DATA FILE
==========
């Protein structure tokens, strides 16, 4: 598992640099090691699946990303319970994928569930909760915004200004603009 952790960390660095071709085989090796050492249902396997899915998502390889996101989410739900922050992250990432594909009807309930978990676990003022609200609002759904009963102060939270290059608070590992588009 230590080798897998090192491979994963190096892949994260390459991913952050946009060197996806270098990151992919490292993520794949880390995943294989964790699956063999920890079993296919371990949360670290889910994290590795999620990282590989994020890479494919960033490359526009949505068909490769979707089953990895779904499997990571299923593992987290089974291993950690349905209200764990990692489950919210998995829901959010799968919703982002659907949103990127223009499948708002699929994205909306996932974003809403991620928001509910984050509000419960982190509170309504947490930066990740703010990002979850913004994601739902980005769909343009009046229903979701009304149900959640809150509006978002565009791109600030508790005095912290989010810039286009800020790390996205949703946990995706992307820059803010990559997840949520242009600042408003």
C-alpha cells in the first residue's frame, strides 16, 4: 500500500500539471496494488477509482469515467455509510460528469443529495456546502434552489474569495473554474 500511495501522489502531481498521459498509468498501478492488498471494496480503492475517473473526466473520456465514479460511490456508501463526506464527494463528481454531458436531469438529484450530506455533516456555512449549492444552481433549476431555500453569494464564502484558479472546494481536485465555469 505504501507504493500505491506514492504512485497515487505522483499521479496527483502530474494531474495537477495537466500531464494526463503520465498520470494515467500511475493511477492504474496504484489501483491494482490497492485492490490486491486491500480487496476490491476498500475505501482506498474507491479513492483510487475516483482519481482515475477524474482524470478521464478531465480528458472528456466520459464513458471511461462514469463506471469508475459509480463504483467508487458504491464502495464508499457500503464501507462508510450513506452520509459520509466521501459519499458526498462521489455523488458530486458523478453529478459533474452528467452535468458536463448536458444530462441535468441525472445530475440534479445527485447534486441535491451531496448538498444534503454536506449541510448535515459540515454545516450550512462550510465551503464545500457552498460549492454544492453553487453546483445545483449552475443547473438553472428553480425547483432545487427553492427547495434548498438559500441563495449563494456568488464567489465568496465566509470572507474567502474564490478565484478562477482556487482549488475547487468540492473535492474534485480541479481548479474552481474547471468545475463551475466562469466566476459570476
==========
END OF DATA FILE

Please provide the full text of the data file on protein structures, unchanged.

């Protein structure tokens, strides 16, 4: 598992640099090691699946990303319970994928569930909760915004200004603009 952790960390660095071709085989090796050492249902396997899915998502390889996101989410739900922050992250990432594909009807309930978990676990003022609200609002759904009963102060939270290059608070590992588009 230590080798897998090192491979994963190096892949994260390459991913952050946009060197996806270098990151992919490292993520794949880390995943294989964790699956063999920890079993296919371990949360670290889910994290590795999620990282590989994020890479494919960033490359526009949505068909490769979707089953990895779904499997990571299923593992987290089974291993950690349905209200764990990692489950919210998995829901959010799968919703982002659907949103990127223009499948708002699929994205909306996932974003809403991620928001509910984050509000419960982190509170309504947490930066990740703010990002979850913004994601739902980005769909343009009046229903979701009304149900959640809150509006978002565009791109600030508790005095912290989010810039286009800020790390996205949703946990995706992307820059803010990559997840949520242009600042408003």
C-alpha cells in the first residue's frame, strides 16, 4: 500500500500539471496494488477509482469515467455509510460528469443529495456546502434552489474569495473554474 500511495501522489502531481498521459498509468498501478492488498471494496480503492475517473473526466473520456465514479460511490456508501463526506464527494463528481454531458436531469438529484450530506455533516456555512449549492444552481433549476431555500453569494464564502484558479472546494481536485465555469 505504501507504493500505491506514492504512485497515487505522483499521479496527483502530474494531474495537477495537466500531464494526463503520465498520470494515467500511475493511477492504474496504484489501483491494482490497492485492490490486491486491500480487496476490491476498500475505501482506498474507491479513492483510487475516483482519481482515475477524474482524470478521464478531465480528458472528456466520459464513458471511461462514469463506471469508475459509480463504483467508487458504491464502495464508499457500503464501507462508510450513506452520509459520509466521501459519499458526498462521489455523488458530486458523478453529478459533474452528467452535468458536463448536458444530462441535468441525472445530475440534479445527485447534486441535491451531496448538498444534503454536506449541510448535515459540515454545516450550512462550510465551503464545500457552498460549492454544492453553487453546483445545483449552475443547473438553472428553480425547483432545487427553492427547495434548498438559500441563495449563494456568488464567489465568496465566509470572507474567502474564490478565484478562477482556487482549488475547487468540492473535492474534485480541479481548479474552481474547471468545475463551475466562469466566476459570476